But local councils/ private homeowners are not usually in this position – and that, of course, is where another problem lies: unless everyone acts to protect their trees, the bugs will never be fully eradicated. At Flor do Sol’s nurseries, near Portimão, Aguiar suggests people able to treat their trees should do so irrespective of any signs of infestation - year in, year out. But Antonio Lambe would disagree. His research has led him to a number of conclusions and he’s putting these all together in a booklet to distribute to garden centres to help combat Rhynchophorus ferrugineus and save the Algarve’s legendary tropical landscape.

As Mauro Aguiar explained, researchers are working round the clock to come up with “the bomb to end all bombs” for this pest – as current chemical treatments only work on each infestation. They don’t prevent infestations in the future. “The solution, in the end, will have to be biological,” he explained. “And, I can assure you – companies are racing against each other to be the ones to get it right.”


Part two

The Red Palm Weevil (Latin name: Rhynchophorus ferrugineus) originated in South-east Asia and Melanesia more than a century ago. It first arrived in Southern Europe in the 1980s – discovering the delights of two ubiquitous date palm species, Phoenix canariensis and Phoenix dactylifera, which it seems to prefer over all the other potential host palms. That’s the first bit of ‘good news’ as this lets people focus on prevention programmes for these palms before worrying about any others – but here things get difficult again: Phoenix canariensis palms are everywhere – and one of the hardest things about controlling this bug is that it can remain ‘out of sight’, within its host tree, for its entire life-cycle: right from the moment when the female weevil lays her 300-odd eggs, to the time it emerges from its pupa as a full-grown reddish- brown adult beetle equipped with wings, and capable of flying considerable distances. The weevils are content to spend their whole lives in the same tree – but if the tree dies, they rapidly move on to a new host.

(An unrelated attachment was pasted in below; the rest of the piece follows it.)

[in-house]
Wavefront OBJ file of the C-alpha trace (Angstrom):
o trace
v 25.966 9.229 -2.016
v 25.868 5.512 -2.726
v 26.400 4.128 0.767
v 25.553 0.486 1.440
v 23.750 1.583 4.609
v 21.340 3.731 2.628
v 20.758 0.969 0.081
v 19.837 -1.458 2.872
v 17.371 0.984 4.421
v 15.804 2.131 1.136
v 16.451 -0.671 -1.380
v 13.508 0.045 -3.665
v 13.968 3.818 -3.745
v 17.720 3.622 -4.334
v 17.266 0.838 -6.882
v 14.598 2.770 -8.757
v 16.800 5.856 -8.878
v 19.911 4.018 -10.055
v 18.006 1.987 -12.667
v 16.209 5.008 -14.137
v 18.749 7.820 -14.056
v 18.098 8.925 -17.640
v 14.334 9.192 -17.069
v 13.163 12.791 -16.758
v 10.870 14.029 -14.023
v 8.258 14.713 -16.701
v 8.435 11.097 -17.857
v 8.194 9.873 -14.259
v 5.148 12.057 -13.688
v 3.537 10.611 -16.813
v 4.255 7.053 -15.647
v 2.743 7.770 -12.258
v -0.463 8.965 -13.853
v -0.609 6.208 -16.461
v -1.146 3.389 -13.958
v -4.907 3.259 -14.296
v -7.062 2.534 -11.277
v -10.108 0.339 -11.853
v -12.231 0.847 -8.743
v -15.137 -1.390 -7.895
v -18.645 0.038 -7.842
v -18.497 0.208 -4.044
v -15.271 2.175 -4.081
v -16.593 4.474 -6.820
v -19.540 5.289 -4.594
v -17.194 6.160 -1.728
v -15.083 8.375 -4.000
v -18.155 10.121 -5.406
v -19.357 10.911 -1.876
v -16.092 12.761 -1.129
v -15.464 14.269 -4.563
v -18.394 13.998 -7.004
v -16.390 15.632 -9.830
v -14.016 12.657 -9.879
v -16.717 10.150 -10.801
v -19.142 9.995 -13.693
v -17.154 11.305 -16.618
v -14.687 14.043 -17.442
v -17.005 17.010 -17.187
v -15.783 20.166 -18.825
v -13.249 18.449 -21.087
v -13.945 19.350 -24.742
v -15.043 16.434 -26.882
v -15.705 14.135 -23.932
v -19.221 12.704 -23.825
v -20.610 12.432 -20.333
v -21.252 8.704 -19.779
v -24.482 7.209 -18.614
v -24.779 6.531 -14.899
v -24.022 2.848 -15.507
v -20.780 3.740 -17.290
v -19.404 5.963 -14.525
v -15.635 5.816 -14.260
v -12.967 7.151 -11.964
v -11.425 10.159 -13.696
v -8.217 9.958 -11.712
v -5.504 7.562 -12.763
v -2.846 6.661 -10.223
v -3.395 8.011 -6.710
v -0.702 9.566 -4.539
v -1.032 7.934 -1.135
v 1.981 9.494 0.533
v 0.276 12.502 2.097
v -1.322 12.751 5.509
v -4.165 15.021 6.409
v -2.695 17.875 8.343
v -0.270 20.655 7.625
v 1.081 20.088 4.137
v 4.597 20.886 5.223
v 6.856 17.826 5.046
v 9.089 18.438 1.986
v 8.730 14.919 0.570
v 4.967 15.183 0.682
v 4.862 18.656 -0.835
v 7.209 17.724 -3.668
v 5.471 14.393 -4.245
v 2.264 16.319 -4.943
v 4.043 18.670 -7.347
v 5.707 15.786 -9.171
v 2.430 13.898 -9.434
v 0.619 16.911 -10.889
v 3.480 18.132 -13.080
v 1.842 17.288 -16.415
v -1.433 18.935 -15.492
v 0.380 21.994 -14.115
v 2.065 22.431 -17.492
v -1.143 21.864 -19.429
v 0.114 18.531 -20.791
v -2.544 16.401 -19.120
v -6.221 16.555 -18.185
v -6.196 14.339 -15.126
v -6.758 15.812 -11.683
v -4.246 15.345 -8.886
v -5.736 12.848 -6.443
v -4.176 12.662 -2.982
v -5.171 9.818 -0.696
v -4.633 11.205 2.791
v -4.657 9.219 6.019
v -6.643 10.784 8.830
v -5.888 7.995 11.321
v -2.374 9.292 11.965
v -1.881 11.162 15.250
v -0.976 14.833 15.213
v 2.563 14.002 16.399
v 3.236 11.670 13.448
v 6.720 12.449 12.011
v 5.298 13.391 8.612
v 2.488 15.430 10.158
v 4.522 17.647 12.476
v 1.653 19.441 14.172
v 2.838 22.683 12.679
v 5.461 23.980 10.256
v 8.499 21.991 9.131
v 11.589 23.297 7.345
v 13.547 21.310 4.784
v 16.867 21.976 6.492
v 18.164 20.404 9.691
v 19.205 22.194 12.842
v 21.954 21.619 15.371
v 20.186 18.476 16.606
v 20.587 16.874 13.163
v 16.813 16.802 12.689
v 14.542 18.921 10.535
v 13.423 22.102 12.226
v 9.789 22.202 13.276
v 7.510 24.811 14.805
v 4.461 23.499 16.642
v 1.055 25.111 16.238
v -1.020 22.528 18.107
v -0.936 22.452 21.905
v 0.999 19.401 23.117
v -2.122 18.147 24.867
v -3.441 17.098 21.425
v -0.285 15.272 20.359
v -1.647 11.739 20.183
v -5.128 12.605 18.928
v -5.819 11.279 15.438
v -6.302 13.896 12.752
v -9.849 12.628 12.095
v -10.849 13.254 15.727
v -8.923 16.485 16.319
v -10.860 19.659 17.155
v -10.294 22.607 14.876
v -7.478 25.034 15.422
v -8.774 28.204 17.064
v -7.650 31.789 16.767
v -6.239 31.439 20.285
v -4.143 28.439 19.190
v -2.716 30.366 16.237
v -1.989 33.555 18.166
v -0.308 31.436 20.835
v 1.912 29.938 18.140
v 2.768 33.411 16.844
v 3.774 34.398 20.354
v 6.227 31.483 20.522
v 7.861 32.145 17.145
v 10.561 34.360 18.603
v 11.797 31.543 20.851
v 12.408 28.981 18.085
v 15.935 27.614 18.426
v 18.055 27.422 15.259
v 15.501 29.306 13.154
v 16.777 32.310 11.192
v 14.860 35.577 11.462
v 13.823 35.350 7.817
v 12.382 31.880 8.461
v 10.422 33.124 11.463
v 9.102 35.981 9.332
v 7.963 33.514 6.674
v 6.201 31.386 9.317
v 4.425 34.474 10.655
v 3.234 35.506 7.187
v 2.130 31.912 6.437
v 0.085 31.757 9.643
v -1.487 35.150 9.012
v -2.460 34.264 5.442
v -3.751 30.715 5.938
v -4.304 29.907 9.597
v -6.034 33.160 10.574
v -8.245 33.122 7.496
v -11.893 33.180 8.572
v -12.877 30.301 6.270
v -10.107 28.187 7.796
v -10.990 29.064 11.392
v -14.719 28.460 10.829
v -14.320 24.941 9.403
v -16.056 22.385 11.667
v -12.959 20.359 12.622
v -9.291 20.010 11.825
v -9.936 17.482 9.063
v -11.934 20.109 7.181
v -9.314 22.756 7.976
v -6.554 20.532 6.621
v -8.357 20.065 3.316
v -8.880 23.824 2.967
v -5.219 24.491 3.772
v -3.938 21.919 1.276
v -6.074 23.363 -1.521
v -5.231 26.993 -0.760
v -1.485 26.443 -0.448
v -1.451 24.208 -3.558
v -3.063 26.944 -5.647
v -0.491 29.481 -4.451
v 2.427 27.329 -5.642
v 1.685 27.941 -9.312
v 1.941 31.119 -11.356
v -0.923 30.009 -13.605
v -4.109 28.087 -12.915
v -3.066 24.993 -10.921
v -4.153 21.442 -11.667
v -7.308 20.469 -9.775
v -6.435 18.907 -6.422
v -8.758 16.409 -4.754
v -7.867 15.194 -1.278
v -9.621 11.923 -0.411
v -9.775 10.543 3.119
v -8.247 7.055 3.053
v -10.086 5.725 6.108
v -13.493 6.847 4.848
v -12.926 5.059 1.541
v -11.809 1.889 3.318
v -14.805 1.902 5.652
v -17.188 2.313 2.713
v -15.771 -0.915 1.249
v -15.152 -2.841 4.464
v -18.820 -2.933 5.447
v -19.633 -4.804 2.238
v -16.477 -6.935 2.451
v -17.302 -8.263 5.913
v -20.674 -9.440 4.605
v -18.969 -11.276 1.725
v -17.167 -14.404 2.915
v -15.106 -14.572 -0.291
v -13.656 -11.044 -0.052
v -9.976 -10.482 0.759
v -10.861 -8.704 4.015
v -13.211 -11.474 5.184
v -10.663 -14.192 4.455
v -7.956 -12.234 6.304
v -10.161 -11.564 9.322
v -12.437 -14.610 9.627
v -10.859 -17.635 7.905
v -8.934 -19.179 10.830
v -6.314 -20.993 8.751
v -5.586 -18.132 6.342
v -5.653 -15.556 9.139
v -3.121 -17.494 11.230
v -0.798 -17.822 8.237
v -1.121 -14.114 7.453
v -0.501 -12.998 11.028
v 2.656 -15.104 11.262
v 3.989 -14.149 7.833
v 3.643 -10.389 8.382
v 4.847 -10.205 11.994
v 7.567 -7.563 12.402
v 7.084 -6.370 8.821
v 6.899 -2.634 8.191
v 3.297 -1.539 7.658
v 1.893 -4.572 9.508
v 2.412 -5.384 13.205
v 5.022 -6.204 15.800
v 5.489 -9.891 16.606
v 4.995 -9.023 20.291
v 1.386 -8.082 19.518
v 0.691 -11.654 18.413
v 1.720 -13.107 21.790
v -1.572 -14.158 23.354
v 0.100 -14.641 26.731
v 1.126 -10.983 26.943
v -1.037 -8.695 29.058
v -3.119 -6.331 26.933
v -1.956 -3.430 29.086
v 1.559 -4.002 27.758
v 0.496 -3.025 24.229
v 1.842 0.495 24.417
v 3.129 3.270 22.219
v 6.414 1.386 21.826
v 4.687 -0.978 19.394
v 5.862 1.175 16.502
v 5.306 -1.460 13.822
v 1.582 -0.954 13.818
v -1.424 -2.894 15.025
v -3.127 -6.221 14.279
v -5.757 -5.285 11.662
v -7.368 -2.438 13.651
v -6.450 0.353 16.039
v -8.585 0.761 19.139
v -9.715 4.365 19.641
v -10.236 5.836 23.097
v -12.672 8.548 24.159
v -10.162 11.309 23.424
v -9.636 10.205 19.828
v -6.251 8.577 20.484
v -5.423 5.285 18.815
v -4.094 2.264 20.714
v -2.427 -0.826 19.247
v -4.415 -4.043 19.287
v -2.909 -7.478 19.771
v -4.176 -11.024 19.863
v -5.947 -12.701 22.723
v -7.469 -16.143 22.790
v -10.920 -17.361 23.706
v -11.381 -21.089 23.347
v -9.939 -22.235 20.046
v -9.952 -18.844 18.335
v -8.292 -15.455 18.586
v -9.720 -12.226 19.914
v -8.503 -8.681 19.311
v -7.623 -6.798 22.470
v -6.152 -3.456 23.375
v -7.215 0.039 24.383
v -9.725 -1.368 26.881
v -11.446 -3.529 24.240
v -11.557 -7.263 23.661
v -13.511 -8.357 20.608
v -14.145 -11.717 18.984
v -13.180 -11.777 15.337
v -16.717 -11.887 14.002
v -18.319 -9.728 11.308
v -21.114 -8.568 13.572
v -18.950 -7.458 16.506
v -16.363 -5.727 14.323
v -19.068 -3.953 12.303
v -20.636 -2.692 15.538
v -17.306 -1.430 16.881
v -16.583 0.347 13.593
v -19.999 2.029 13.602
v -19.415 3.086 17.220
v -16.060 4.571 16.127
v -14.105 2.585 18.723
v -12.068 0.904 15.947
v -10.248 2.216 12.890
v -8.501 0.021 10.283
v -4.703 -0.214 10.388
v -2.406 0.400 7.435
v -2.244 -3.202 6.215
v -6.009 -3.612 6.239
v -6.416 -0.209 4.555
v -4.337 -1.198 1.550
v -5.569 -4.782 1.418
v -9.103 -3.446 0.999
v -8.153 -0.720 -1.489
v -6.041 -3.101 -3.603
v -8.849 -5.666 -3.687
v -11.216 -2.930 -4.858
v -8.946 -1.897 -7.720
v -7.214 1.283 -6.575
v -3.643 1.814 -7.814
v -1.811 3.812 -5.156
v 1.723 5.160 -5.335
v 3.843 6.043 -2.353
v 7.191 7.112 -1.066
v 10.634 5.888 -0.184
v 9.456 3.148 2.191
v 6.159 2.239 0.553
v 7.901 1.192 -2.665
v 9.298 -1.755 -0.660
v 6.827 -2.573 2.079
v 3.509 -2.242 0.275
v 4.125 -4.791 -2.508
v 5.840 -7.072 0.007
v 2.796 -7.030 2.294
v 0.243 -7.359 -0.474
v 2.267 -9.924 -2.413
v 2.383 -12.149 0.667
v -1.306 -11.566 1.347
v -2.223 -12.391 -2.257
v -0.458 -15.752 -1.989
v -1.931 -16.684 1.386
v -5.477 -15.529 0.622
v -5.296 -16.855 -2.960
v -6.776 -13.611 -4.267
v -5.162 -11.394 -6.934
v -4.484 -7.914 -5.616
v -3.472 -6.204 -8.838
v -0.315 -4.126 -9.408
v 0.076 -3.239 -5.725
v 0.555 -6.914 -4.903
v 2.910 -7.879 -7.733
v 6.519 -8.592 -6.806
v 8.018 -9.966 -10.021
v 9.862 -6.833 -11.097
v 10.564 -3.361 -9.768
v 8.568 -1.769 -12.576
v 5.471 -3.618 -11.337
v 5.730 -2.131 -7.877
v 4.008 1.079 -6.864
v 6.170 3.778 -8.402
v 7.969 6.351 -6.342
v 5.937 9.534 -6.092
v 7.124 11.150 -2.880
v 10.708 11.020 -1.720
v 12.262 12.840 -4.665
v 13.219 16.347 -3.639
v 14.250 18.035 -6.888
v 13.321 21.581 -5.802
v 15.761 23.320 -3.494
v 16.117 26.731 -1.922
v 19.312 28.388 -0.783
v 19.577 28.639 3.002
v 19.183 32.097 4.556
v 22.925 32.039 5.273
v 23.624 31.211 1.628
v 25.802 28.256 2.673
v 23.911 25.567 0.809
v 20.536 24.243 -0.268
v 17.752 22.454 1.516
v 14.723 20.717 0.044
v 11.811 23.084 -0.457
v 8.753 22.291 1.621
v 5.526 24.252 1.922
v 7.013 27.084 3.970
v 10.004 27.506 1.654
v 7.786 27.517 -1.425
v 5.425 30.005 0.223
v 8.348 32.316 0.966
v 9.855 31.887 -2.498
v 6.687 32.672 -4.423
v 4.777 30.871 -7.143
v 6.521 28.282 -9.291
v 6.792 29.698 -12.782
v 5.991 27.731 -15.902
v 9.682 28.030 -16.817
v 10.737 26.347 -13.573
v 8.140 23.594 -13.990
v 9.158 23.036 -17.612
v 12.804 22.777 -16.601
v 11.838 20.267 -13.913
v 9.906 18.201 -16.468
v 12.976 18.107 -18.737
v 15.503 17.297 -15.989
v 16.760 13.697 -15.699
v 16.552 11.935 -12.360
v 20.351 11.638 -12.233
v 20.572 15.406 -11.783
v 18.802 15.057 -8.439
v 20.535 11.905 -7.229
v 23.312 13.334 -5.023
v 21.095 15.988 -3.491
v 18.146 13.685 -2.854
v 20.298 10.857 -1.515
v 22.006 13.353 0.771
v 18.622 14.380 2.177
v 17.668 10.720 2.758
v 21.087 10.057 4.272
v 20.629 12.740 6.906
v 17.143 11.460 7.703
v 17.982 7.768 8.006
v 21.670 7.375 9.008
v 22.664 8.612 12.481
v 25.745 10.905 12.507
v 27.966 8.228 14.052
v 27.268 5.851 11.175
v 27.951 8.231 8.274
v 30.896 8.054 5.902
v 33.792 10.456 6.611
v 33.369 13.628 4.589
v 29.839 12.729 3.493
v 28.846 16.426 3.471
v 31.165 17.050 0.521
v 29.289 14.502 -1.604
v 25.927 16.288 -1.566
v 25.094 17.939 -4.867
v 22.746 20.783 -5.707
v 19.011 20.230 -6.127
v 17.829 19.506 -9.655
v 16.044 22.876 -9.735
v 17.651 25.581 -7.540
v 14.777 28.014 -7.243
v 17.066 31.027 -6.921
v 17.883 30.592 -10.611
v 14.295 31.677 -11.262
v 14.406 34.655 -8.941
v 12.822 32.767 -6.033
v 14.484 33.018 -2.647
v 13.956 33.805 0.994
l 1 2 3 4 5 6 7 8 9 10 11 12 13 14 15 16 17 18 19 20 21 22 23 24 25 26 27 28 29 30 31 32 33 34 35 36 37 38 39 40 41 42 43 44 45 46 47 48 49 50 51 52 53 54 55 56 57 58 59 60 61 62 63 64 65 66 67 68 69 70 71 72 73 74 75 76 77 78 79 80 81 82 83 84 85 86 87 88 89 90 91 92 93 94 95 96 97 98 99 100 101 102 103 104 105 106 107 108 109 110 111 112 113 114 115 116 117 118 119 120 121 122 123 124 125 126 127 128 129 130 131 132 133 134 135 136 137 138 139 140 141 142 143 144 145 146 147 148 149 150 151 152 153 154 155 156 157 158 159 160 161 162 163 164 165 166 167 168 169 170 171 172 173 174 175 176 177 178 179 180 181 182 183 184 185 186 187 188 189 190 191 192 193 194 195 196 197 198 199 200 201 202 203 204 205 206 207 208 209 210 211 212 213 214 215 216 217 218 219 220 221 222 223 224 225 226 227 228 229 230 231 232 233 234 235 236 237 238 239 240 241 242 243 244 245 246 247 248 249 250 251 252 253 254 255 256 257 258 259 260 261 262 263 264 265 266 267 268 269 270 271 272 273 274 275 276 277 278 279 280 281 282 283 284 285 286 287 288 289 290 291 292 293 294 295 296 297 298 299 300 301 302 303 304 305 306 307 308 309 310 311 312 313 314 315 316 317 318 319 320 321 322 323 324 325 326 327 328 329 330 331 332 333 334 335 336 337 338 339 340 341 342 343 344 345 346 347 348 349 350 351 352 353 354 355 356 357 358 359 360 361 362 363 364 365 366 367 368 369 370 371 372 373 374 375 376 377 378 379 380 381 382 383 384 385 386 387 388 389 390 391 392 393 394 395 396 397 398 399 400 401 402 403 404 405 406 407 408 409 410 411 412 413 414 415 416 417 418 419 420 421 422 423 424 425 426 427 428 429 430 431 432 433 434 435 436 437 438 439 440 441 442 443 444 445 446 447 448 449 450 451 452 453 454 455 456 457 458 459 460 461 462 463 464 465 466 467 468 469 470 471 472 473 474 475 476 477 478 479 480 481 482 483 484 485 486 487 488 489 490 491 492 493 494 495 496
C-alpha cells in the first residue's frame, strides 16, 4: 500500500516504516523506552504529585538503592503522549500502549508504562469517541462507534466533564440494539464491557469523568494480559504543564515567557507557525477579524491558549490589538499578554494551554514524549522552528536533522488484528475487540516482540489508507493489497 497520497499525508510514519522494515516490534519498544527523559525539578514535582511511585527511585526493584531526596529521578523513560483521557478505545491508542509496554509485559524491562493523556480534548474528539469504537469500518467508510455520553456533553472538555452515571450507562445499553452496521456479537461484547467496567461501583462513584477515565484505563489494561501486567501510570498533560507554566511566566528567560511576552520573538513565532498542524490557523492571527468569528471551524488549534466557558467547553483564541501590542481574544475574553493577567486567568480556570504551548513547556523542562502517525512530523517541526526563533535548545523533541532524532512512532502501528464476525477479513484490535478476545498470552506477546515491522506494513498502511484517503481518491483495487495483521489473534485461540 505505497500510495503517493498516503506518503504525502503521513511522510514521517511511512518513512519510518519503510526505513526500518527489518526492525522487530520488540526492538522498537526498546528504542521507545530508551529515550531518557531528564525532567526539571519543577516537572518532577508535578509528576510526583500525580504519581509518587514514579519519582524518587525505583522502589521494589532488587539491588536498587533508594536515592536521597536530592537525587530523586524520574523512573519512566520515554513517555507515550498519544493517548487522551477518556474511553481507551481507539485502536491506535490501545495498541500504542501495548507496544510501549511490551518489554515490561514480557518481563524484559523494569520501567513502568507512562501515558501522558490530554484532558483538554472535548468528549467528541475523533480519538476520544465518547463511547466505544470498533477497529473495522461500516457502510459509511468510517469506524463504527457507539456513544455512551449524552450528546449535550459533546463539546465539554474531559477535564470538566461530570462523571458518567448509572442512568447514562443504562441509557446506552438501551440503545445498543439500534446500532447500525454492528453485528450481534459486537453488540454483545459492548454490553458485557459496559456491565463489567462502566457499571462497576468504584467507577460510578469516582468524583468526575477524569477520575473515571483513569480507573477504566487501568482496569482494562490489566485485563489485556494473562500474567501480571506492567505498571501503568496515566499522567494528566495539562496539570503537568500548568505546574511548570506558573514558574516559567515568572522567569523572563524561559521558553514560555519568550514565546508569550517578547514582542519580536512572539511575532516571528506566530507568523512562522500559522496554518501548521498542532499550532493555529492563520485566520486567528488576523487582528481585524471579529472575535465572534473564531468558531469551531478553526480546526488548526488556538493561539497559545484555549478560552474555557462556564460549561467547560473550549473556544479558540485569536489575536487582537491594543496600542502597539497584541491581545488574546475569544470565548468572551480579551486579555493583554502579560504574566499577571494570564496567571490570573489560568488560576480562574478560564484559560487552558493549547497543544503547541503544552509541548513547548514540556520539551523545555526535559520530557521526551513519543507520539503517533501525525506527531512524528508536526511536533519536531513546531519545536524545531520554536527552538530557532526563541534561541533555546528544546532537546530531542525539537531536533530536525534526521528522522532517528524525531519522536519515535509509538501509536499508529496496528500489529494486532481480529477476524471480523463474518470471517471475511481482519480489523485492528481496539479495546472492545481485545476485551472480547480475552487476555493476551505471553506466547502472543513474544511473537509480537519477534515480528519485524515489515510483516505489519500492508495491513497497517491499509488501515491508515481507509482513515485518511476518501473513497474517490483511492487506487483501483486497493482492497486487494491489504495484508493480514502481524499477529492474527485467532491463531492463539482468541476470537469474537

Another daunting problem is that there’s a relatively long period between infestation and any indication that something is wrong with the tree – but correspondingly there’s a much shorter period between the first warning signs and the point where the tree becomes unrecoverable. “It is all about control,” palm specialist and agronomist Mauro Aguiar explains from one of the Algarve’s premier palm tree nurseries, Flor do Sol, near Portimão. “If owners watch out for warning signs, there is nearly always the chance of full recovery. But we have to get to the tree in time.” reatment/ prevention This has to be two- if not three-pronged and can also be used as a form of prevention year in, year out (a bit like dog owners who treat their dogs regularly for the possibility of contracting diseases like heartworm): Two types of insecticide need to be applied in different ways -